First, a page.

Did you ever notice how much the Vapors sounded like the Jam?

And does anyone remember The Jags? Serious Jam ripoff.


Why is Blur singular, while all the other bands seem to be plural?

Anyway: I second the approving mentions of Pulp, esp. the later albums, and of the Stone Roses. Who of course gave Pulp one of their big breaks (apologies for the pun).

Growing up in '90s Britain, my memory is more of great songs than great bands (e.g. Oasis have two, possibly three great songs on their first album, but Blur win overall).

Case in point: http://www.youtube.com/watch?v=aReEwt_Z0kU
(only song I know by this band, but it's a cracker).

(notices E.M.'s temporary nom de plume)

Caravan of Love gets on my wick, though...

"Oh yeah, and I used to go and see 10,000 Maniacs play the 9:30 club in DC back when they were basically a high class bar band. Top that, you yung'ins."

Me and Patti Smith. See linked posts for more about when Blondie really stank, Talking Heads and Television and The Ramones before they released albums, and such.

I have a cane to shake, so there!

I knew I should have previewed.

Eric: I did, and was pleasantly surprised. The movie pleasantly surprised me as well.

I've been talking up "Stranger Than Fiction" for some time now after having seen it in a second-run theater, so it's nice to hear others had the same reaction.

However:

Blur is better than Oasis.

DO NOT WANT.

[Or, what Jes said.]

I guess it's not so bad to be in a club that includes ThatLeftTurn, OCSteve, John Miller, and Bernard Yomtov. ;)

And, even if Blur is better than Oasis, I really like Champagne Supernova. Which probably means I am a hopeless wanker or something.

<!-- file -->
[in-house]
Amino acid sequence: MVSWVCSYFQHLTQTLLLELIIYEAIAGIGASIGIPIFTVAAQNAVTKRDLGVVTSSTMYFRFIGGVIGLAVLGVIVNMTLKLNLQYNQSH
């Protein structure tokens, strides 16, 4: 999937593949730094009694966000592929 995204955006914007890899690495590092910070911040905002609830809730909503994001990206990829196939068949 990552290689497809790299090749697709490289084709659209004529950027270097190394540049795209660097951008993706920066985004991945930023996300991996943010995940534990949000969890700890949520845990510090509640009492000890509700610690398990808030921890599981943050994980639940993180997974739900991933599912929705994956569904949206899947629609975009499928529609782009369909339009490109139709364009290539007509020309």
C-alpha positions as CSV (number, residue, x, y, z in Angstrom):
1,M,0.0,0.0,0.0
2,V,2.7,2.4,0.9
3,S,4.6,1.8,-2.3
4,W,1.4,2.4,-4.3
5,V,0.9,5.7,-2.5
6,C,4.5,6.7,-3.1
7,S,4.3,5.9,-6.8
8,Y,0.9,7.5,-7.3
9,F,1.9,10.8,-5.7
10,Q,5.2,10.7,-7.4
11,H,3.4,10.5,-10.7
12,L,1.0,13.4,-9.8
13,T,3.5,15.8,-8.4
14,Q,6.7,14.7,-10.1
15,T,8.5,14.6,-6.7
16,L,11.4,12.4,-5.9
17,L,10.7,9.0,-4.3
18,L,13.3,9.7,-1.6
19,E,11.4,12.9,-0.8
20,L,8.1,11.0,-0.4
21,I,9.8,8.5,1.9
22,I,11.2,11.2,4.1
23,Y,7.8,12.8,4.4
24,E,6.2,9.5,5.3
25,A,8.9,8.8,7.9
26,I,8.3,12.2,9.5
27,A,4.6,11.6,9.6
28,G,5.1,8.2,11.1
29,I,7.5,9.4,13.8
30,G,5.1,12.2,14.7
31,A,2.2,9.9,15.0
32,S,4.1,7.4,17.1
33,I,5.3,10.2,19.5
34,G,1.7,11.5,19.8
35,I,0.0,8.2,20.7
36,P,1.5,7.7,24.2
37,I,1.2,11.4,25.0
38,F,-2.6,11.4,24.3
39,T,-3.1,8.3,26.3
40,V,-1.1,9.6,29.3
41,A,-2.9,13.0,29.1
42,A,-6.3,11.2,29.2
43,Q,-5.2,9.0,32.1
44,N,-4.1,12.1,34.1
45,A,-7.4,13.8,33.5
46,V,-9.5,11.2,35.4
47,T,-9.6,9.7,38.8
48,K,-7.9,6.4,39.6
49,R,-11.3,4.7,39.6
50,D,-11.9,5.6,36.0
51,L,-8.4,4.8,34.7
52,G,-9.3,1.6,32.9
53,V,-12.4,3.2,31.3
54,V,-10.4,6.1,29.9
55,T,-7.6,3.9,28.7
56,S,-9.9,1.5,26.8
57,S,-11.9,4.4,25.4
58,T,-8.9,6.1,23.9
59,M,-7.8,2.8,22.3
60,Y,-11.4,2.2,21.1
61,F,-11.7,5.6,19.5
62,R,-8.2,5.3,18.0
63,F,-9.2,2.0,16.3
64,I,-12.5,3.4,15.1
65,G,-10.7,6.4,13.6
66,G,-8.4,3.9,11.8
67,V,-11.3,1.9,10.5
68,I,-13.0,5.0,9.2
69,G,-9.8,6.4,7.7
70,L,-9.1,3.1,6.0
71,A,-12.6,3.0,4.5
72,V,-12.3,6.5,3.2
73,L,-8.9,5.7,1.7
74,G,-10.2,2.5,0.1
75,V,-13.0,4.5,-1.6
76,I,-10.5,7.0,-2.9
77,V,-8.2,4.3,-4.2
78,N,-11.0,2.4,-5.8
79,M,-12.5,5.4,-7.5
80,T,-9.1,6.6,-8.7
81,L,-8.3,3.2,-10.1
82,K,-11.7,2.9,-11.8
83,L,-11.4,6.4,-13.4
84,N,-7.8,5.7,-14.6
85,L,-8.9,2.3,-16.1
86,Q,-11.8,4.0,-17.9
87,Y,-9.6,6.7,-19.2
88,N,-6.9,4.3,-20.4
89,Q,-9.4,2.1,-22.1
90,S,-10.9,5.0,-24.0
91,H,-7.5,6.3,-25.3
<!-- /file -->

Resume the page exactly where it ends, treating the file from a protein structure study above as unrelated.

I'm afraid so. Such is the way the world works. It's out of my hands.

ok, TLTIABQ, I'll top that: When 10,000 Maniacs needed someone to help them get from their venue to the Camper Van Beethoven concert following, I got to ride with them.

Creation Records > Factory

4AD > Creation Records

"The movie [Stranger Than Fiction] pleasantly surprised me as well."

Me, also. After watching some bits and pieces on cable, I had to go watch the whole thing from start to finish to believe that I actually liked a Will Ferrell movie, and then I had to watch it a couple of more times, because I really liked it.

Emma Thompson is always great, but there are all sorts of lovely bits of metacommentary on writing fiction, and lovely moments, and it's very charming.

Though the musical highlight for me was the scene where, well, it's this, exactly, actually.

I'm that way when I'm in love with someone. (Cue me here just wishing I had someone as much in love with me as vice versa.)

Caravan of Love gets on my wick, though...

Me too.

But I always liked this:

http://www.youtube.com/watch?v=KLOyF50wlBU

And all this time I thought Brit Pop meant Squeeze, Nick Lowe, Joe Jackson, and Graham Parker. Now get off my lawn and take your new fangled Brit Pop with you.

And while I'm posting video linkies, I might as well share this one (to be played at my wedding someday):

http://www.youtube.com/watch?v=sA0XsAqjizE